In addition to the warforged race, there are three other new player races introduced with the Eberron campaign setting: The shifter (lycanthrope descendant), changeling (doppleganger descendant), and kalashtar (human-alien hybrid race). Aside from the four new races, the game also introduces a new core player class: The artificer.
With the popularity of this new campaign setting, one of my many gaming groups decided it was time to adventure in this newer world...
(Friday, Feb. 25, 2006) SESSION 1: THE CHARACTERS MEET...
After spending a week or so to get the characters created, work out character backgrounds, and to give the dungeon master (DM), yours truly, an opportunity to read over the starting materials and necessary background information, we finally were ready for our first session.
I suppose first you must learn about the players and their characters if you are to better understand the journey that is to come.
Our first culprit, I mean adventurer -- or expert treasure hunter, is a chaotic good, female changeling rogue Tegan played by Jim “Nimrod” Stokes. Far from the party leader, but often useful in those tough situations, this rogue has saved the party’s skin several times.
The second party member is the chaotic good, male human cleric Thragar Wittenhelm played by John Manard. This character worships the Sovereign Host. This character is perhaps one of the party leaders.
Third on the list is the lawful good, male human marshal Garland Von Jord played by Jesse White. This character is perhaps one of the party leaders.
Fourth among them is the tank, the neutral good, male personality warforged fighter who has yet to be named by the party played by Tim Marcum. When there’s a fight to be made, he’s the one that gets to taking care of the situation.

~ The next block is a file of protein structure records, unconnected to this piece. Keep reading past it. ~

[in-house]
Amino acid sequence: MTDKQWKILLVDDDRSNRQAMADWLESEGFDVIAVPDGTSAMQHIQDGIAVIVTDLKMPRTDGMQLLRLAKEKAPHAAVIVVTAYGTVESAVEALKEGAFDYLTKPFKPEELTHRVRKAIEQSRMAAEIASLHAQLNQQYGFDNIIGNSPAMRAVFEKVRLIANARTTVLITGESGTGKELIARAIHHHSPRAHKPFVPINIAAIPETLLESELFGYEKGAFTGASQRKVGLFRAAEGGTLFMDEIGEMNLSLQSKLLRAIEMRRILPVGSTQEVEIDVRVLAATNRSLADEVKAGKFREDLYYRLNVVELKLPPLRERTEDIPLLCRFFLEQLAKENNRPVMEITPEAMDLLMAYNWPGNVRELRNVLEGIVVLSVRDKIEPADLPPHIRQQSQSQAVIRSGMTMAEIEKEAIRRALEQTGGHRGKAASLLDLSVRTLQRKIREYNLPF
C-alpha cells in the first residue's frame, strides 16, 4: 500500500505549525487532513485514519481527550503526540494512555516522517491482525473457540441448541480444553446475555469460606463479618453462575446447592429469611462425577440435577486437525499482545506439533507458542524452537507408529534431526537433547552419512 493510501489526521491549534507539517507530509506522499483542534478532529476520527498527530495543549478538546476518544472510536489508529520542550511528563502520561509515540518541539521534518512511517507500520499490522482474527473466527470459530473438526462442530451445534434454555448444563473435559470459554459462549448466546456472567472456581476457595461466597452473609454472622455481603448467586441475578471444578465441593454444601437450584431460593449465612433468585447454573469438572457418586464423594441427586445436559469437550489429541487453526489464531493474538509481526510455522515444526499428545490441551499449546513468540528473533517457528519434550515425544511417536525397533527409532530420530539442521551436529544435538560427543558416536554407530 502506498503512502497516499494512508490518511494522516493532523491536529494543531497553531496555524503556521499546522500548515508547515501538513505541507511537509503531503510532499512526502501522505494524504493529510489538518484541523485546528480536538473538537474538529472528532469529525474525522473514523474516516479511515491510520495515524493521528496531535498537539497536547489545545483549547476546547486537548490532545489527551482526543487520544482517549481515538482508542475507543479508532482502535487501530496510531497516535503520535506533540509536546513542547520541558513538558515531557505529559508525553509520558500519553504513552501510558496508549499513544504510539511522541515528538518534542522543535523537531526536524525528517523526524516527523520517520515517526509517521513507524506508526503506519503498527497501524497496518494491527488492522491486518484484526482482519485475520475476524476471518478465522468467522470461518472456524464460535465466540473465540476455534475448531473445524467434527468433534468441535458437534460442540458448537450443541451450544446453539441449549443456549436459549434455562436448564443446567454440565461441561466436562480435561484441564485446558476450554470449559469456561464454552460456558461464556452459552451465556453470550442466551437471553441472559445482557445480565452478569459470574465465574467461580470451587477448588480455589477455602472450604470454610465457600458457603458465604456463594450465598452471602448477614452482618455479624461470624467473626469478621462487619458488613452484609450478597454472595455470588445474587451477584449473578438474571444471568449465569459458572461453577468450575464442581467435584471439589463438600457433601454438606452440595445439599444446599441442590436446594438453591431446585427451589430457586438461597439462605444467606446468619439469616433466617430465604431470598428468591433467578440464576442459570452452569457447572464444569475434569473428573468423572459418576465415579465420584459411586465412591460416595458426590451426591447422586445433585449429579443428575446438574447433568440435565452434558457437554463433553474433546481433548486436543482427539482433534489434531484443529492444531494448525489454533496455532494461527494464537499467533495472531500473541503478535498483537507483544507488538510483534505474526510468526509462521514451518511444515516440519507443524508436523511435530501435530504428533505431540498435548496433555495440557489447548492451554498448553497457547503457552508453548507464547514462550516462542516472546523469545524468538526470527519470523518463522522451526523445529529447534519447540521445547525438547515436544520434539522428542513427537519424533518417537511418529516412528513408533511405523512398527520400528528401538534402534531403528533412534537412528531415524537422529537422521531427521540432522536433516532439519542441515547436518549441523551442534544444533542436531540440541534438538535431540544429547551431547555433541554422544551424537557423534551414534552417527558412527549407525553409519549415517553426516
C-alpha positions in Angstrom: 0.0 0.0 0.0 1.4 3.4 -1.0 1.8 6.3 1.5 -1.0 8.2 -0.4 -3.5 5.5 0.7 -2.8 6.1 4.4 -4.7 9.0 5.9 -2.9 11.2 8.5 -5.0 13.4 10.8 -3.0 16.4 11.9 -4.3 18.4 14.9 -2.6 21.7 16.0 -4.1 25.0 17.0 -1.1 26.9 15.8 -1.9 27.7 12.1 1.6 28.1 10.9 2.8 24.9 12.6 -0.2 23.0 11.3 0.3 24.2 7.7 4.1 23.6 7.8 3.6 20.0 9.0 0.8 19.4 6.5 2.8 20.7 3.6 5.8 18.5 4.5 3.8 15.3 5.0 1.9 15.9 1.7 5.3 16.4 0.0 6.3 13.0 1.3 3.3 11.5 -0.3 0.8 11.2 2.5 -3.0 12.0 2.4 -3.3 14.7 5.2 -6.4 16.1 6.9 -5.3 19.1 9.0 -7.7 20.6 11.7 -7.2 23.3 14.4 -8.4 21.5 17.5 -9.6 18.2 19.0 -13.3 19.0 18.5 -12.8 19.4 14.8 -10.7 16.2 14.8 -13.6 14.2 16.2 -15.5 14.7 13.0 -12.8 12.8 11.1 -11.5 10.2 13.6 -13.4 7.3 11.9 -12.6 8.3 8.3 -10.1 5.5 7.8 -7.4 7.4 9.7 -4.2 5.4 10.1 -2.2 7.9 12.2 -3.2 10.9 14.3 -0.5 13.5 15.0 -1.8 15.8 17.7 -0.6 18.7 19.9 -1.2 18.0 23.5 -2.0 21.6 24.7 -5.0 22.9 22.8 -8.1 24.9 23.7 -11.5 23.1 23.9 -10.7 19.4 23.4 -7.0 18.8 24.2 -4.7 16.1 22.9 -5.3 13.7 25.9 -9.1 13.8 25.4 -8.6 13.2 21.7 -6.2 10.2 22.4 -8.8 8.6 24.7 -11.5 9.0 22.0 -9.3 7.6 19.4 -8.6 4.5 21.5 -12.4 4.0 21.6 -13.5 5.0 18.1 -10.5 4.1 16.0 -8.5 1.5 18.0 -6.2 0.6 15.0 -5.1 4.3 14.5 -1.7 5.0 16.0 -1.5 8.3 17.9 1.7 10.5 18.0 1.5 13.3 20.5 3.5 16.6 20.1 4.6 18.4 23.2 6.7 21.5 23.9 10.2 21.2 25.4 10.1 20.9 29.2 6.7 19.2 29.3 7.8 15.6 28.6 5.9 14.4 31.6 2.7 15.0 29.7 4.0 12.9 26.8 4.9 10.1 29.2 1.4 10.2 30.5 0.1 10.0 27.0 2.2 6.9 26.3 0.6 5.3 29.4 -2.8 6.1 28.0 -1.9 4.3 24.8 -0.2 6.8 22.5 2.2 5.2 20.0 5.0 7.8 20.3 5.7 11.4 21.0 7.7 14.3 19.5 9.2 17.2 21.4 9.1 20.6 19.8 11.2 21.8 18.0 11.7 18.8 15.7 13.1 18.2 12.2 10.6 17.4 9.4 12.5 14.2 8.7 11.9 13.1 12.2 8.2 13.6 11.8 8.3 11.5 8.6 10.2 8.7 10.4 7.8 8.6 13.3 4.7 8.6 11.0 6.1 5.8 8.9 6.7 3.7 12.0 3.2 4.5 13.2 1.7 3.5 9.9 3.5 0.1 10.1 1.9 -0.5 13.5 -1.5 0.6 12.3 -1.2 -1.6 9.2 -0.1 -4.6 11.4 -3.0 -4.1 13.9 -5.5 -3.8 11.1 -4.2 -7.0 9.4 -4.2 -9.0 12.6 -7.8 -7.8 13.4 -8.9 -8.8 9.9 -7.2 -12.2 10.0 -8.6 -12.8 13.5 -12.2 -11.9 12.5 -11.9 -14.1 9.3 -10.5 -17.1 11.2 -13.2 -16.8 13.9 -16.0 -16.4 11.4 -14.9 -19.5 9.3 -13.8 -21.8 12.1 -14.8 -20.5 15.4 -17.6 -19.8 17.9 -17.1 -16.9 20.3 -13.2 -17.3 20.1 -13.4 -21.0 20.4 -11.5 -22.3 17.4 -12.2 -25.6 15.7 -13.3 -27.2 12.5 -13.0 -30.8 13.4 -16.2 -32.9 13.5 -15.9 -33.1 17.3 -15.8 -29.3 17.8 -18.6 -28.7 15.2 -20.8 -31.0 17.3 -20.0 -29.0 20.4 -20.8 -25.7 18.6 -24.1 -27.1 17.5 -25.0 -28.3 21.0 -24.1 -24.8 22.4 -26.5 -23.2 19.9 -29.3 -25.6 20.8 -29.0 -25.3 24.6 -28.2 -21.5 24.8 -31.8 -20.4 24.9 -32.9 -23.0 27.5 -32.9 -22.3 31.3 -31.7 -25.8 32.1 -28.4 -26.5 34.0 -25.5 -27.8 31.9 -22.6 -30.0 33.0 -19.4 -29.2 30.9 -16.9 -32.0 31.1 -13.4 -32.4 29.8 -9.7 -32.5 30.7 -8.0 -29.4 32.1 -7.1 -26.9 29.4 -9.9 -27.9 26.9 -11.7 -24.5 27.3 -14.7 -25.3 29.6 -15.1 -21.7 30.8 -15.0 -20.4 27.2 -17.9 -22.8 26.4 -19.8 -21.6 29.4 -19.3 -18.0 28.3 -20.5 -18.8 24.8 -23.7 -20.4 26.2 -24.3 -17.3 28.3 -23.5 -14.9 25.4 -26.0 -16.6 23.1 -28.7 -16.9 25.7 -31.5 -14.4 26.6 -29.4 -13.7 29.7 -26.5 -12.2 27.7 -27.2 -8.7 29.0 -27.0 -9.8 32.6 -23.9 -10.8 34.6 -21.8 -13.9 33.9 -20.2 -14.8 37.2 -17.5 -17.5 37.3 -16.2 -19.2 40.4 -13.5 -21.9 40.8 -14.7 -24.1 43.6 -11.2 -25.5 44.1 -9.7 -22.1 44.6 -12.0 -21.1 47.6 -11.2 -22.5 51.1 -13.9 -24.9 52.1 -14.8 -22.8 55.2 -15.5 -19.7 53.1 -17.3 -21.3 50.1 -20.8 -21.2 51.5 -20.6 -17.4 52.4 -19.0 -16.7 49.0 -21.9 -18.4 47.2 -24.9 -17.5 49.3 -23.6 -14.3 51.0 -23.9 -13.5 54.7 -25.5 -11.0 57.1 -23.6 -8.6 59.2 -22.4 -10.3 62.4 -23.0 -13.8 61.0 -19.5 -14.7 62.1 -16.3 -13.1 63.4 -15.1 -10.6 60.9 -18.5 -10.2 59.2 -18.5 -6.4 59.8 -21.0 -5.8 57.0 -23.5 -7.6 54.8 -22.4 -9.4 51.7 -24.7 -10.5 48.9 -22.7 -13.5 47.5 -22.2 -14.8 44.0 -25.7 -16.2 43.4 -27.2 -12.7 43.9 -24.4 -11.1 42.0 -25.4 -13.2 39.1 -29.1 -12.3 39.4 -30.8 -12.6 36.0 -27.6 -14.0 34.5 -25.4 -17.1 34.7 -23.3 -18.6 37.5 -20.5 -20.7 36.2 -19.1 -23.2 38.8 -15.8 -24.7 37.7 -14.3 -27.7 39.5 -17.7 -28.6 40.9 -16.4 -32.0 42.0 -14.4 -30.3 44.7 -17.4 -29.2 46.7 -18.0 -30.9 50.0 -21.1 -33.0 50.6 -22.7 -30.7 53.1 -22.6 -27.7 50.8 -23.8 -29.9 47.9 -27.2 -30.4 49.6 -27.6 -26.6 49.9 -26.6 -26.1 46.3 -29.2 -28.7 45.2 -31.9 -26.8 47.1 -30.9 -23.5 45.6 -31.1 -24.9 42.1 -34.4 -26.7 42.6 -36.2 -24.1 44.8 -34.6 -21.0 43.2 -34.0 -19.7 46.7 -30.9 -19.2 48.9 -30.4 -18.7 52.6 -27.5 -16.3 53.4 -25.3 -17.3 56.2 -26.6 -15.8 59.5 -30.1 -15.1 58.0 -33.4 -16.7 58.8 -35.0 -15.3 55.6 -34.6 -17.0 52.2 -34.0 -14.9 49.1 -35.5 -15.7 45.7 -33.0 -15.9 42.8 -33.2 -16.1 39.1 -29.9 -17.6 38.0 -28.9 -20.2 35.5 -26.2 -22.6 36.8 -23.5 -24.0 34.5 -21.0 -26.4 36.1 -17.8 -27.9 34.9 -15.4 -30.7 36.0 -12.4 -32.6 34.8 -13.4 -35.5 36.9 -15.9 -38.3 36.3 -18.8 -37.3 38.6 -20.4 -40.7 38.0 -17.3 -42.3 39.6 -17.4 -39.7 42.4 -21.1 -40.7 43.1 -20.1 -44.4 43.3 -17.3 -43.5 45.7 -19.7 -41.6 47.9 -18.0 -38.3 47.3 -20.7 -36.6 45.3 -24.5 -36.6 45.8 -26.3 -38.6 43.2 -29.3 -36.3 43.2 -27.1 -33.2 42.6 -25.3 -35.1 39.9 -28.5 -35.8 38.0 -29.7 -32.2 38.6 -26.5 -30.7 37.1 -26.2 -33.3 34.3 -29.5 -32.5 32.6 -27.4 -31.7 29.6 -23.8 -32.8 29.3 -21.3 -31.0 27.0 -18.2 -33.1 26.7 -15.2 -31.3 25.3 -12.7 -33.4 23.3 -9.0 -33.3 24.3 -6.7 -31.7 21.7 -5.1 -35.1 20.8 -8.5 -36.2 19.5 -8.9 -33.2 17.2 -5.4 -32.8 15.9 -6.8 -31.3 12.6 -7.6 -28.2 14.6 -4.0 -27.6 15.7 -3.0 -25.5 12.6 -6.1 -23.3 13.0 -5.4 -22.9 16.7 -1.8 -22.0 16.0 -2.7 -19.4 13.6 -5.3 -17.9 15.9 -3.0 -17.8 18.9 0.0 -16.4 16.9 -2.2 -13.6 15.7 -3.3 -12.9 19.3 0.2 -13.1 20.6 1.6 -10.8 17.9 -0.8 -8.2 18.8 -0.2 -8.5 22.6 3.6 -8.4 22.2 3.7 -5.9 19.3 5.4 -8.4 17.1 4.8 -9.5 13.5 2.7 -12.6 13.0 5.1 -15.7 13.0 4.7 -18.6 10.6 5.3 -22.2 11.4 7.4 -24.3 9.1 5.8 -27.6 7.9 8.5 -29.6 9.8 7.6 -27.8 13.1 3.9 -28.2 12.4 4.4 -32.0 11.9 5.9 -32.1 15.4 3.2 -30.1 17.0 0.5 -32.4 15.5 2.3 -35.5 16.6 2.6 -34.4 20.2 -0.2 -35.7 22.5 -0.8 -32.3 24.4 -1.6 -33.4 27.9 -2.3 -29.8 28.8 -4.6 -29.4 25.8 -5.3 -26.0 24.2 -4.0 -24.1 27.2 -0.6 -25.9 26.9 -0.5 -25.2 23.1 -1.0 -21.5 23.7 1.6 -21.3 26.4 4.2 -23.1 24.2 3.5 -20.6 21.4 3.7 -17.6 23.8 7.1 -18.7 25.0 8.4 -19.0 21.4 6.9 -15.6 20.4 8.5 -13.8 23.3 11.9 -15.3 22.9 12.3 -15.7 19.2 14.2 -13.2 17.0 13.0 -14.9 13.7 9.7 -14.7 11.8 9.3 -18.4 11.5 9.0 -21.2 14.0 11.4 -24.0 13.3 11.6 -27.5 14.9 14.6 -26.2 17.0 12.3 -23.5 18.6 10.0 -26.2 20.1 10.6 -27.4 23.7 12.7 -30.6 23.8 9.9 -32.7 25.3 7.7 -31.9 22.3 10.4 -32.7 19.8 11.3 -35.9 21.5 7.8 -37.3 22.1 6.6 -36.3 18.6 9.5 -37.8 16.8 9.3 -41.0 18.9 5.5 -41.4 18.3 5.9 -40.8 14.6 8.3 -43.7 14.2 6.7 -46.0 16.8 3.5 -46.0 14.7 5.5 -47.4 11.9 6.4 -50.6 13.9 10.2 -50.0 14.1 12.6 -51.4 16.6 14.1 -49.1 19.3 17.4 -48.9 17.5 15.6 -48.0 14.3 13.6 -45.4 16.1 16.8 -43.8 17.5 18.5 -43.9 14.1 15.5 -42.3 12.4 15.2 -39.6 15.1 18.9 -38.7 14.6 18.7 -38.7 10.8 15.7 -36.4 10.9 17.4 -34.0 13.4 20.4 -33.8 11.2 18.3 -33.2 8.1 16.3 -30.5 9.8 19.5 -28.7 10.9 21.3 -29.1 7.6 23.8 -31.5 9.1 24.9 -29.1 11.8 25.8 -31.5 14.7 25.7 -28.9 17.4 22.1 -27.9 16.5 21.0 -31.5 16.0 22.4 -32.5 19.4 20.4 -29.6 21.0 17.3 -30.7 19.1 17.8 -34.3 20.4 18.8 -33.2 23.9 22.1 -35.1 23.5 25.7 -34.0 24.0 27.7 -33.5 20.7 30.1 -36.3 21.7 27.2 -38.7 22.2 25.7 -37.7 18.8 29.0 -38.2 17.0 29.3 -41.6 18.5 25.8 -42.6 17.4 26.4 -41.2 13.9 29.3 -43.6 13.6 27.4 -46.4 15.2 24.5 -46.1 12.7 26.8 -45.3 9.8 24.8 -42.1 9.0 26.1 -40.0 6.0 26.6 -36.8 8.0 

Fifth is the magic support character, the chaotic good, female shifter sorcerer played by Phil. She keeps her raven familiar onhand for spying purposes.
Sixth is chaotic good, male shifter ranger-barbarian Kegan played by Jonathan Gruver.
Seventh is choatic good, female gnome bard Hevyn Glitterdust played by Phill Hilt.
Outside of those chief seven player characters (PCs), there have been four other PCs who have joined in their adventures from time-to-time and could possibly re-join the adventures as things progress. For now, we will stick the main seven characters.
As our “little” tale begins, the adventurers are in the towered metropolis of Sharn, a major city in Breland on the continent of Khorvaire. For those of you who have the Eberron campaign setting book, feel free to browse the map there -- there’s possibly a map located on the Wizards of the Coast (WOTC) website. I prefer to use the map of Khorvaire created by WOTC that was included in the Eberron DM Screen pack.
The adventure we started is located in the campaign setting book -- and of course, as always, I twisted a few things around and changed a few things just to keep the players on their toes, er... well, maybe on the edge of the comfy sofa or loveseat in my living room.
[MORE TO COME]